The book of Psalms starts with a strange chord of truth. As songs of worship to a living God, we would think it would begin with lauding and adoration. Instead, it begins with us.
Do not walk, stand, or sit with the wicked, the sinners, or the mockers. They will be blown away. They have no foundation outside of their own confidences. Delight and meditate on God and his law. Then, you will be planted, like a tree, by the life-giver who grants sustenance.
What does it mean to delight on God's law and to ceaselessly meditate on it? The image of the planted tree should help.
The mention of a tree beside water is a call-back to Eden, and to the start of our world. God established an enchantment for these one armed, tall creations that stretch toward the heavens and lean back to the earth to provide fruit.
The first story, as we know, is entangled in the snare of a particular tree. It acts as a boundary line between humans as subject to God, and their desire to become like God without any relationship, or, in the language of Psalm 1, without any meditation.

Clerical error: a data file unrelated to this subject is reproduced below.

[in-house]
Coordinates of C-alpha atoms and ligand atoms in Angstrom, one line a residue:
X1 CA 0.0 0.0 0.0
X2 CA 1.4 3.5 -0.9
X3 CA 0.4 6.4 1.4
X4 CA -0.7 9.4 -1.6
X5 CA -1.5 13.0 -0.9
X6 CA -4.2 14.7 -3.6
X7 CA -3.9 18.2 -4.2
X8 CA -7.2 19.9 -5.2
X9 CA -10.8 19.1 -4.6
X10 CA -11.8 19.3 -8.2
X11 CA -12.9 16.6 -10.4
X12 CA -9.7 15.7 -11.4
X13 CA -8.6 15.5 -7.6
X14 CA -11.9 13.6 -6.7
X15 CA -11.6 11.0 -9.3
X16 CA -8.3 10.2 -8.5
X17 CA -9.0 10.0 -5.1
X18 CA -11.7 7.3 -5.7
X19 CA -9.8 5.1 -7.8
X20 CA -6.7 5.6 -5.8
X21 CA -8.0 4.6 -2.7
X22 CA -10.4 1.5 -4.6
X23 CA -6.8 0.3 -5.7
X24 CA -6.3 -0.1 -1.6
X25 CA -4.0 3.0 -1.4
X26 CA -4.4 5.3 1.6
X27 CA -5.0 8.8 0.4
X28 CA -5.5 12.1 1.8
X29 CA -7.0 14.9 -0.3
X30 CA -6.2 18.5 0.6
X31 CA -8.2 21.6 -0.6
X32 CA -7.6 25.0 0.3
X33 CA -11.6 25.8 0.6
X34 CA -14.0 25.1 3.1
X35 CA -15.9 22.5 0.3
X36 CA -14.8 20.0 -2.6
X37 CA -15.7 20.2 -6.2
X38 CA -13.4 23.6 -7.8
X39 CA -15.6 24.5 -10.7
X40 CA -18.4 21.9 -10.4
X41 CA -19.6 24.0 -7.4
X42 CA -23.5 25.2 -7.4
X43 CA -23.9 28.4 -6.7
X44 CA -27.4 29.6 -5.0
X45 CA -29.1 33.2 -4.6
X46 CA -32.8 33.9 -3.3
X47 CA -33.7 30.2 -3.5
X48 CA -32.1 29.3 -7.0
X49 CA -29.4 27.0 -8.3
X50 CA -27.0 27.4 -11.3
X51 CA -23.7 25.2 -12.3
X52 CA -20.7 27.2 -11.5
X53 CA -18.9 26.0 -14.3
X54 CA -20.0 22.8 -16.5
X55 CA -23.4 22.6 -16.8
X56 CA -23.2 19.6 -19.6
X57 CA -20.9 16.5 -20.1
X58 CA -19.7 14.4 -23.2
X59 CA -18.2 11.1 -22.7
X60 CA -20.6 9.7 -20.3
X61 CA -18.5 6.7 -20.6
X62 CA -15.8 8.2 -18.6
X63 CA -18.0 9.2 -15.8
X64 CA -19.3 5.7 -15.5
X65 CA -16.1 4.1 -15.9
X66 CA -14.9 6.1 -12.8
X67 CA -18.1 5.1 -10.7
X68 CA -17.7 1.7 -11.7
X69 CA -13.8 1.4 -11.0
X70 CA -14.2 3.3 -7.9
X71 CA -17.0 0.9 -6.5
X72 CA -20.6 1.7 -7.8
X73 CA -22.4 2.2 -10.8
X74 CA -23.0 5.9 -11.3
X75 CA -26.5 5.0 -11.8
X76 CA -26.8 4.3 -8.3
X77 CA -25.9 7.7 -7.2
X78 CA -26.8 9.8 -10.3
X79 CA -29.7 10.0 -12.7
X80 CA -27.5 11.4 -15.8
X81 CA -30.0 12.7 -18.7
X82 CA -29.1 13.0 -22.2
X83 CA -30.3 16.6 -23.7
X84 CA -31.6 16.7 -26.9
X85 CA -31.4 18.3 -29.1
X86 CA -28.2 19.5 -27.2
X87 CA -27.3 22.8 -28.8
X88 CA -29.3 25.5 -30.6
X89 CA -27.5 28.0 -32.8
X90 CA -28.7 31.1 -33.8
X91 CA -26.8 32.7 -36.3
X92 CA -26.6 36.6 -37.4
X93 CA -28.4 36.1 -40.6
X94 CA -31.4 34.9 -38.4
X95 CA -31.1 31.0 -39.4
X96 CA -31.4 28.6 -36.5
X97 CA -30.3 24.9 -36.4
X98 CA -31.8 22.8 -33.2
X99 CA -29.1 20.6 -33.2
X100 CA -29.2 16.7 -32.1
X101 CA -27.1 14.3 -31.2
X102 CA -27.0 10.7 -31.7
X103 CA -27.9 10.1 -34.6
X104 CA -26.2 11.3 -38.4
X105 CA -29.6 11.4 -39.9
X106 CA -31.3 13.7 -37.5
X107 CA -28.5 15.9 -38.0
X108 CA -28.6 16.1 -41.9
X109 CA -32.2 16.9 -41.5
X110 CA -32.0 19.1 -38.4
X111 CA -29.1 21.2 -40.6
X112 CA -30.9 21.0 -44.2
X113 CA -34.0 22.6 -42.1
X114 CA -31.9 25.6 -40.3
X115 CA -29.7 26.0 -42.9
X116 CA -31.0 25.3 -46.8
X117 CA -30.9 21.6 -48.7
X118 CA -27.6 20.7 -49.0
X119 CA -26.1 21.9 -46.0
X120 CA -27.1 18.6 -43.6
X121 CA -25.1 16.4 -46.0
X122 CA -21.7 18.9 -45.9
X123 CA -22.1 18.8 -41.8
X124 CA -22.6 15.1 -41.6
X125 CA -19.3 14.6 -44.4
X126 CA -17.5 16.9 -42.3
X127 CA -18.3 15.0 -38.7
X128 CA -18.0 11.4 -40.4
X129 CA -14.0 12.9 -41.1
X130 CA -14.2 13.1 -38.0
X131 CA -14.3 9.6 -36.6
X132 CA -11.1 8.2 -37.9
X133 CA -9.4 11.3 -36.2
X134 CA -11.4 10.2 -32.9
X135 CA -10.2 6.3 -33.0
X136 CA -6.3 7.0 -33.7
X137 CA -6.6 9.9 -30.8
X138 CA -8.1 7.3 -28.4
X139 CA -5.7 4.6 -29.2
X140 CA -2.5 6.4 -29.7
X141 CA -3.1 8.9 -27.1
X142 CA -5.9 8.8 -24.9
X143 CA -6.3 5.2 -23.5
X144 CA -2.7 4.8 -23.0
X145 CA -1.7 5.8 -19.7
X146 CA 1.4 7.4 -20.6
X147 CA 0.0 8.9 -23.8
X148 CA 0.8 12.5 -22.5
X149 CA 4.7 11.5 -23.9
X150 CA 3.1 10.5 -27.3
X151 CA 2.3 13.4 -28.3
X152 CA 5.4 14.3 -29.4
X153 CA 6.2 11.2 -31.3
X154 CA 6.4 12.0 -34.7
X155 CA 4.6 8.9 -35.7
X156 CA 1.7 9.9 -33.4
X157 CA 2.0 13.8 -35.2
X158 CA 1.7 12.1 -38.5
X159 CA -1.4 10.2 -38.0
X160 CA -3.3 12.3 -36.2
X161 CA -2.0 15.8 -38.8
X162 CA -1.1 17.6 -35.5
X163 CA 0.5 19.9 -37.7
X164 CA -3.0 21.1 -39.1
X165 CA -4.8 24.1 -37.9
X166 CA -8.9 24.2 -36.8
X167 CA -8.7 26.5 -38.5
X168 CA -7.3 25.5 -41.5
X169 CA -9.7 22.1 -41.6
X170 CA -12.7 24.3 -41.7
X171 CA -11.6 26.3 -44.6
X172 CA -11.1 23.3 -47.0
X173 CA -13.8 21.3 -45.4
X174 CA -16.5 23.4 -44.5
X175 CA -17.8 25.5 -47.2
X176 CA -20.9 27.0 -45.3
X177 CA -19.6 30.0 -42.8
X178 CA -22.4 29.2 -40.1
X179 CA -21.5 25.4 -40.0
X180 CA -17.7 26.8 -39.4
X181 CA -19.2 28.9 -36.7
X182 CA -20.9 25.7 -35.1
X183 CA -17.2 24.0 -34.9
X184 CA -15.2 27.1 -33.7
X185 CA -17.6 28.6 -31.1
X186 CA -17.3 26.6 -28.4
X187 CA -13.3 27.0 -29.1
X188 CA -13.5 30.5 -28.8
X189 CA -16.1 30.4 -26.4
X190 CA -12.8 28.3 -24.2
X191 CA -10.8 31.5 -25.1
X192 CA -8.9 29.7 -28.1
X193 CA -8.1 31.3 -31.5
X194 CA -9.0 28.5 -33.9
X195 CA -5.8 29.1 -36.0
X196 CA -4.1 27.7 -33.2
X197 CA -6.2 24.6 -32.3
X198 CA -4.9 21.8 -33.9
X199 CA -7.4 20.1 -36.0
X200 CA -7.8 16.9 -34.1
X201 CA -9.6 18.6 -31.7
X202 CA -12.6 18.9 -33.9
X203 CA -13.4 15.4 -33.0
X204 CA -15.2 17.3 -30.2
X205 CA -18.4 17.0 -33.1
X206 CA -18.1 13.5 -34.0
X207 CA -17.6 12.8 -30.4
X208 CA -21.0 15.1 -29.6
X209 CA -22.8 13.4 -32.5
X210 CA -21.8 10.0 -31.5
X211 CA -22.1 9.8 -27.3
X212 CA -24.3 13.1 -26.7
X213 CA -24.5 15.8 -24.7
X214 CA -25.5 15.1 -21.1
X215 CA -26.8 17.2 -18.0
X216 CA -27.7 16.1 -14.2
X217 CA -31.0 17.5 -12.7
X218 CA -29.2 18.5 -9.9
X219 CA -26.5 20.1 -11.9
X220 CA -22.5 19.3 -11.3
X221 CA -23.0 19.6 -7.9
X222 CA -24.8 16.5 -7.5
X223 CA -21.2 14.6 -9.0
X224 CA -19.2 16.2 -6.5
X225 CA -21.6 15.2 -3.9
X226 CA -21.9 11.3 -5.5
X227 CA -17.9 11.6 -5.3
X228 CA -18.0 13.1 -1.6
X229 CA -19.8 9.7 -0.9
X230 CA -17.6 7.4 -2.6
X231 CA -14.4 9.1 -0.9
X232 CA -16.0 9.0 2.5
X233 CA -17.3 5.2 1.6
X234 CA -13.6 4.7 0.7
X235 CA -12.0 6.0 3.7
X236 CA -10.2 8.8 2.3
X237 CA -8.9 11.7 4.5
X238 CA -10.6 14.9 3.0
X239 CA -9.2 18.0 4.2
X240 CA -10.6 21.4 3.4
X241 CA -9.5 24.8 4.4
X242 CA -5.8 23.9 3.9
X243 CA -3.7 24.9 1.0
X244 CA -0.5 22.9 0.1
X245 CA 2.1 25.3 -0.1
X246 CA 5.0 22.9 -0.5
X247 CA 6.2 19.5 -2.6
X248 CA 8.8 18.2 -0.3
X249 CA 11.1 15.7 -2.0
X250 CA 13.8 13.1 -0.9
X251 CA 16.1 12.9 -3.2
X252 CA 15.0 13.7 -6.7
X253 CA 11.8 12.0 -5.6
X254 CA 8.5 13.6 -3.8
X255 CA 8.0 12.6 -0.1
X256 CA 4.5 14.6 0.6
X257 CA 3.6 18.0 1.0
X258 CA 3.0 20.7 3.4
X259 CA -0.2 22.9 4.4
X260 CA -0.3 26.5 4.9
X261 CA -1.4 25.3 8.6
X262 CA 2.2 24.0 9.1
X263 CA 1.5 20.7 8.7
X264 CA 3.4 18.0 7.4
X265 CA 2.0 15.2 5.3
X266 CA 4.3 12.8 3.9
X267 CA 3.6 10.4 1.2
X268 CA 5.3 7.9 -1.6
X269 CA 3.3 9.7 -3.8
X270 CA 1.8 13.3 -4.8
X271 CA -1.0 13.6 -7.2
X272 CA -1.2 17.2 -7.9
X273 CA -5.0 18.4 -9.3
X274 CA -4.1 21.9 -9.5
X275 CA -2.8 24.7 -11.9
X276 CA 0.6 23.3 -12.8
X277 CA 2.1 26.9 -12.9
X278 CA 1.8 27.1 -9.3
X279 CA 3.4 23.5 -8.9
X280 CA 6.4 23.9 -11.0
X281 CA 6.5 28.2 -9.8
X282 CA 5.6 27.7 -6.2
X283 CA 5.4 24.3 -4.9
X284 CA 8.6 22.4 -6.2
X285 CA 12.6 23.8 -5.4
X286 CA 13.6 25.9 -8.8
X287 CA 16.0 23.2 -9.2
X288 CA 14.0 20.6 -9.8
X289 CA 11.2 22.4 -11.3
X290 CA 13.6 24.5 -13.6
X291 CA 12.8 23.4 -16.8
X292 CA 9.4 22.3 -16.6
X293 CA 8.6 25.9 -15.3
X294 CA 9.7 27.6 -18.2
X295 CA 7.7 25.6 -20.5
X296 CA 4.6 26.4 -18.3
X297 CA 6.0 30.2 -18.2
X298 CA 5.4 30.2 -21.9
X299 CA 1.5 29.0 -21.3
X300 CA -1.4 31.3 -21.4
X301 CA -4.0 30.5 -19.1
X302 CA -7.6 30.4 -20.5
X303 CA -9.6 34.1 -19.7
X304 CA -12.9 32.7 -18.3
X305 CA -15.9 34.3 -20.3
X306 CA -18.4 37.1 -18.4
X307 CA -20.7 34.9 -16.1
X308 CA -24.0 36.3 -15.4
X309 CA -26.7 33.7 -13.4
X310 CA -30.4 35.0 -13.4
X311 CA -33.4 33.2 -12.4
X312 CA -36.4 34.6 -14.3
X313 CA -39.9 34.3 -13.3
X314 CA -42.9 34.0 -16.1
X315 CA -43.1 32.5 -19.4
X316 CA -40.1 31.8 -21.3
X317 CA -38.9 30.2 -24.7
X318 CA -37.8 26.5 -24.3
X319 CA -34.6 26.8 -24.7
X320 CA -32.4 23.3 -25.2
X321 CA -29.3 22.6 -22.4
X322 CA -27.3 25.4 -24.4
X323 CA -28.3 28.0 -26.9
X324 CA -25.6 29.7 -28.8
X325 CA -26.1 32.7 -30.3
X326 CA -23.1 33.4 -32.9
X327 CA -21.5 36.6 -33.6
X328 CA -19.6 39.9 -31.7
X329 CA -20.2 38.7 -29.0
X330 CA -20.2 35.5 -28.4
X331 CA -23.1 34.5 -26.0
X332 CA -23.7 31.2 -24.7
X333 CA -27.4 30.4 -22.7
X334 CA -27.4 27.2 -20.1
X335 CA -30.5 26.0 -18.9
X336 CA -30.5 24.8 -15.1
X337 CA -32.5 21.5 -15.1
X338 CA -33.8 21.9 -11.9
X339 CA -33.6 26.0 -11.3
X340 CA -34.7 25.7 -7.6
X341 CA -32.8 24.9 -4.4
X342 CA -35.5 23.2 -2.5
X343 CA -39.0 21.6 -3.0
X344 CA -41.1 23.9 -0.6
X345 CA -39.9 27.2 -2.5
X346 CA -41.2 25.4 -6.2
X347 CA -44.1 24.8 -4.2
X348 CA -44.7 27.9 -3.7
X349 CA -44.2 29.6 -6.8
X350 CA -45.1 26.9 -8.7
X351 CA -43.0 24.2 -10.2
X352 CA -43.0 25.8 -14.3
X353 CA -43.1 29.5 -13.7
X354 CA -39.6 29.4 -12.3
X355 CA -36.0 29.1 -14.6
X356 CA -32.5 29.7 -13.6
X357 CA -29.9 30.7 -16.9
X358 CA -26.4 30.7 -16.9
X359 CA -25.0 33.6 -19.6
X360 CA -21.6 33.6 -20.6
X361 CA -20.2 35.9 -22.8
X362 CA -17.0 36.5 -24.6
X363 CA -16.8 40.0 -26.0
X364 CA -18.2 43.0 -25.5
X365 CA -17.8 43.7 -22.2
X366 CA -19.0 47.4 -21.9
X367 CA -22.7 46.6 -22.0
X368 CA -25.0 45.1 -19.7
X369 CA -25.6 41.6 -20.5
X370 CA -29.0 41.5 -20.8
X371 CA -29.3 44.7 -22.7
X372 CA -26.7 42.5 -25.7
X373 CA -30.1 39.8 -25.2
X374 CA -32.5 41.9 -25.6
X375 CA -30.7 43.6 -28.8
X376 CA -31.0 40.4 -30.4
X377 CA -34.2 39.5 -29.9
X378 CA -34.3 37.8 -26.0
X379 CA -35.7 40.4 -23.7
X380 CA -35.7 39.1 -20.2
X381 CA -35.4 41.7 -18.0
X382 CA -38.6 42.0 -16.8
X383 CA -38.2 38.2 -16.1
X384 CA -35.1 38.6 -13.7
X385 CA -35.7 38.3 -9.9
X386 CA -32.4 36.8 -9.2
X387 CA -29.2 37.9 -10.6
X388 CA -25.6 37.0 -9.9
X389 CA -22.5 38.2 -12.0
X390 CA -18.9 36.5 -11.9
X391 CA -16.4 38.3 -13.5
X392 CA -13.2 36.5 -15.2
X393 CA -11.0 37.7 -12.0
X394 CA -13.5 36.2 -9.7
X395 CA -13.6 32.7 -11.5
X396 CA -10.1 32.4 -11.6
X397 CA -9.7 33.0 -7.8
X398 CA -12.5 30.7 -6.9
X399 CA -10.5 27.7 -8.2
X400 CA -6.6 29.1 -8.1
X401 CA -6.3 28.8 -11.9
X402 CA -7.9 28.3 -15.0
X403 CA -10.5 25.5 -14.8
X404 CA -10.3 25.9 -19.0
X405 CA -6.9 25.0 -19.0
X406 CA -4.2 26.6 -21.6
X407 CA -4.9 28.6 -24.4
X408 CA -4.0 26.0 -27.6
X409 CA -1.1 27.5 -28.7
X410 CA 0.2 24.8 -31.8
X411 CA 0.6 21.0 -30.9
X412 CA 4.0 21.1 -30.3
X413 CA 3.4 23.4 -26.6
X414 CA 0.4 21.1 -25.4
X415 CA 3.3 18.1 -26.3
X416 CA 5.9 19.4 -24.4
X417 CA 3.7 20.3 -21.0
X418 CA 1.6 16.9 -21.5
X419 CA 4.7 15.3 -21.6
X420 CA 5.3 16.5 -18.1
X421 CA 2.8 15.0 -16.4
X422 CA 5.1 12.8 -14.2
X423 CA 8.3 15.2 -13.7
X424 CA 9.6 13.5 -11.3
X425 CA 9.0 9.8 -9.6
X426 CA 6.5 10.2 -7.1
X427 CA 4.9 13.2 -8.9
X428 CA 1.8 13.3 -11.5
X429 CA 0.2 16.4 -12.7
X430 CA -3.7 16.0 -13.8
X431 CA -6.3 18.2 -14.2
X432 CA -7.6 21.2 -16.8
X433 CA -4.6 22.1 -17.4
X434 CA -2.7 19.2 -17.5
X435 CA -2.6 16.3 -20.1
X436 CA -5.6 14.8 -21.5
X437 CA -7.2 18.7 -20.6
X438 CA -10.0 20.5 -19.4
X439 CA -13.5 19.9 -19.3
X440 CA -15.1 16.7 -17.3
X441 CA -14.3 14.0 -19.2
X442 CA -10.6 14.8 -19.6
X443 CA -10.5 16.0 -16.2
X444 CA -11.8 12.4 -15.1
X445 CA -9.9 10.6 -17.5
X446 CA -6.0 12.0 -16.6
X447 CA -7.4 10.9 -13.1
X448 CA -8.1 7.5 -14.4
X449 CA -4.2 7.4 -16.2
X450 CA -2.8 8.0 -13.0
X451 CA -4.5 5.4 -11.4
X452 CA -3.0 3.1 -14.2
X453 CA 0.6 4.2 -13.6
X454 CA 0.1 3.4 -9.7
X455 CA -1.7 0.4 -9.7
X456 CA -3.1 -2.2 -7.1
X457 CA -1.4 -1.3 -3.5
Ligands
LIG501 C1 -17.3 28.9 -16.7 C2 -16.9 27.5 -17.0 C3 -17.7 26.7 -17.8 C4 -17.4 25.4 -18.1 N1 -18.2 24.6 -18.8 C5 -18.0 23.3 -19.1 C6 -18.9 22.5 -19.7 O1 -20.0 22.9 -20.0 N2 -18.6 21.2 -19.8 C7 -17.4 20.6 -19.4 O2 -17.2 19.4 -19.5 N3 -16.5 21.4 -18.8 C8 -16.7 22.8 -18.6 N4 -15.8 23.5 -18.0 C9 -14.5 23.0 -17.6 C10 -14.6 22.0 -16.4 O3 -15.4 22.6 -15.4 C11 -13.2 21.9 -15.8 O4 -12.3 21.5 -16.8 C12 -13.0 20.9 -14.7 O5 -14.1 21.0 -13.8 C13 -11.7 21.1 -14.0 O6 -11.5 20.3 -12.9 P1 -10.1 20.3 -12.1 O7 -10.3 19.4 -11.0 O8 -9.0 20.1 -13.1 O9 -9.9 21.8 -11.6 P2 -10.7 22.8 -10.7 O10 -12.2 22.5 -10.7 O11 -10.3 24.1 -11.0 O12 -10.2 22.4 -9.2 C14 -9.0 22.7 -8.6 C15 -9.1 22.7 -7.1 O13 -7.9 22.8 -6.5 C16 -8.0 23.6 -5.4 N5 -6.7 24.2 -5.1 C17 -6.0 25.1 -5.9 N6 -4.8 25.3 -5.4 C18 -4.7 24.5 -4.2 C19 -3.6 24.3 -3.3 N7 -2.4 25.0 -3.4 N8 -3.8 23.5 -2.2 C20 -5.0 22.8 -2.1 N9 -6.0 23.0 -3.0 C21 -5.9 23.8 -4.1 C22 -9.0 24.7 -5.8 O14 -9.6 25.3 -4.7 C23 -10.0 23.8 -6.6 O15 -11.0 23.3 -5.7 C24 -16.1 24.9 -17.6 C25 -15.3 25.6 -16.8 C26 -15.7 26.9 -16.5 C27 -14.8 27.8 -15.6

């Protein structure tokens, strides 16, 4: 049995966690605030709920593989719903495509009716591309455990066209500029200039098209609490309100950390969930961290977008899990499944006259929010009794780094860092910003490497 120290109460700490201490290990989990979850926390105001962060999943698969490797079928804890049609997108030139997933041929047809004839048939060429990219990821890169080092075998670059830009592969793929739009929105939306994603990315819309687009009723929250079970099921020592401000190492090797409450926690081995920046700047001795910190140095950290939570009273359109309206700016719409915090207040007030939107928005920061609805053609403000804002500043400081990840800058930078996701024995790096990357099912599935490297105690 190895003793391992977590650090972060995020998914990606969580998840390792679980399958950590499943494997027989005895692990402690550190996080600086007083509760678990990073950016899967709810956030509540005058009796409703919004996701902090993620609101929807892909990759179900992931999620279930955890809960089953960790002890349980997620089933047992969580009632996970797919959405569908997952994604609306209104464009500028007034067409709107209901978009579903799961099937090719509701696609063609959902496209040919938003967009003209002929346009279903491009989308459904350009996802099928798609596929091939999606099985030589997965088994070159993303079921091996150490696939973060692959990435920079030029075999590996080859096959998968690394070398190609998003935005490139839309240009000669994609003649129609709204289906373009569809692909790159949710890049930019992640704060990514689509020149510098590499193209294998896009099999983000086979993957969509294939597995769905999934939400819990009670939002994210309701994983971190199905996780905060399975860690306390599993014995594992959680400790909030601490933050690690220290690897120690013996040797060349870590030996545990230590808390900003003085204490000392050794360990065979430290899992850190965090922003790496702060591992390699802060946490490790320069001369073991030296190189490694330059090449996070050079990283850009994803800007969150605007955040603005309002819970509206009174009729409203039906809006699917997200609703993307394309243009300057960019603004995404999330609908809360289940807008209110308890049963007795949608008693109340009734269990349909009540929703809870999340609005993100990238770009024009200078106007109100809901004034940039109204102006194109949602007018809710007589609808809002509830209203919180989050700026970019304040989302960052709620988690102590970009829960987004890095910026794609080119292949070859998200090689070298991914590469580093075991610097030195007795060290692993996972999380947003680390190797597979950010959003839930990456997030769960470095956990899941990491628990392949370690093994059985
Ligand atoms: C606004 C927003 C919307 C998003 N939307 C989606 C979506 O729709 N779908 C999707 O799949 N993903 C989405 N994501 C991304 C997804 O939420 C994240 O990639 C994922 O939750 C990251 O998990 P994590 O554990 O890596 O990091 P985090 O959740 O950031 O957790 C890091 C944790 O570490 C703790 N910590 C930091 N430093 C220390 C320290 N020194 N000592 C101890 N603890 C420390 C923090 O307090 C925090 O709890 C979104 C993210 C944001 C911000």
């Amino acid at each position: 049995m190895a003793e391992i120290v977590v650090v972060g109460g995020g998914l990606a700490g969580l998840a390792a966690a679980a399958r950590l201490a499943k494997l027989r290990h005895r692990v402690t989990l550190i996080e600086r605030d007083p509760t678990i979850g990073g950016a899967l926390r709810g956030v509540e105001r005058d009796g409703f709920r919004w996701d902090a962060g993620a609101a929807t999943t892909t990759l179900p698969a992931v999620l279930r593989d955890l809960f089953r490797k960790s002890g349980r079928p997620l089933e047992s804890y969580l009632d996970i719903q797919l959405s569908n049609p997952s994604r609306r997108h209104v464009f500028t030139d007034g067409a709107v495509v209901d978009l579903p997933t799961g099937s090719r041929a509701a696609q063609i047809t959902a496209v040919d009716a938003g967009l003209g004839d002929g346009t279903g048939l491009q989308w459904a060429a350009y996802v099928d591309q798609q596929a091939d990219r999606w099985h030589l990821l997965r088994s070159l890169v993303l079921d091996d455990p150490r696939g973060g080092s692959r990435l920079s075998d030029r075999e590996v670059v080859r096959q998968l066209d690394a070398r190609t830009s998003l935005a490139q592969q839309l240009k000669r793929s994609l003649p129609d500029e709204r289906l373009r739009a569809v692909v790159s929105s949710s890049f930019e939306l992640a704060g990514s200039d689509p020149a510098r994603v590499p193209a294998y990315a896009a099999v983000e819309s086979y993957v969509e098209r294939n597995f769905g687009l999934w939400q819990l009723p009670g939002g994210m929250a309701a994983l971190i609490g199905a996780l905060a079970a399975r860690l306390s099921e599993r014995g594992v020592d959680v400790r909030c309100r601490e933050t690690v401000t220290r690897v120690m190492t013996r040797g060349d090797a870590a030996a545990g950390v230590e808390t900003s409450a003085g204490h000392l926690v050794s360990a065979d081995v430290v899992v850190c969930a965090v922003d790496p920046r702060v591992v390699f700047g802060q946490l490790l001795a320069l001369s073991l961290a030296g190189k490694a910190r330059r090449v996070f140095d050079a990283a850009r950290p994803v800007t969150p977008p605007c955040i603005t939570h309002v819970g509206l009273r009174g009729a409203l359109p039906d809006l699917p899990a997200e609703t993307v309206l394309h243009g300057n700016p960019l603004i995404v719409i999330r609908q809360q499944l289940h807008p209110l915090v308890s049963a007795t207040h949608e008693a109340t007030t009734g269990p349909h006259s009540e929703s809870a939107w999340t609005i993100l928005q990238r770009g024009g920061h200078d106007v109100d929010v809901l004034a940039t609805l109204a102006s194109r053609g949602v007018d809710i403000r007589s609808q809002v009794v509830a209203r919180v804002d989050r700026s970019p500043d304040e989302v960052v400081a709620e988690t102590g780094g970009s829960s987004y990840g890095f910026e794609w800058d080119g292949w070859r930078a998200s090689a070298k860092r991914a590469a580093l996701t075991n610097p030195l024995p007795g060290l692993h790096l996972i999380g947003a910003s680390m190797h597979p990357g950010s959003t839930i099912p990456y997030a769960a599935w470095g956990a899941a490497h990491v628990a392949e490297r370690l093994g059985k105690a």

There are other trees. Abraham journeys to the great tree of Moreh once he receives the call from God to go to Hebron. Here, at the great tree he finds out more clearly the next piece of the plan: God will define him in the land and give him roots.
Turn to Moses. He received the message to go and change history by a talking, burning bush tree. It was God in the tree exclaiming his mystery: I AM.
Elijah runs from Jezebel and the fire he called down from heaven. He makes it to the broom tree. After telling God he's had enough, an brings him warm bread, preparing him to experience God, not in the earthquake but in the whisper.
God says in Isaiah that his word will not return empty. Like the rain from heaven that grows seed, the trees will clap their hands and the mountains will burst with song as his word goes out in joy and peace.
Remember Zacchaeus, who uses the arms of the Sycamore tree to fall into the gaze of Jesus, or the palm leaves that become part of the pageantry of Jesus' humble entry into Jerusalem.
There are many more examples of trees and how they are used in Scripture, but these examples help hone in on the point of God's law. So...
Back to delight and meditation: God's law is about dependence. Like the tree that needs God's provisions to grow and yield fruit, we are asked to follow in a similar spirit. Our life is given to us so we will give it back, not to take and horde our time and talents for our own desires. We were created for a purpose: to worship our Maker who came and was strung on a tree, only to recreate… to reincarnate all of creation through his bodily resurrection.
And we know this to be true: "For the Lord watches over the way of the righteous, but the way of the wicked leads to destruction" (vs. 6).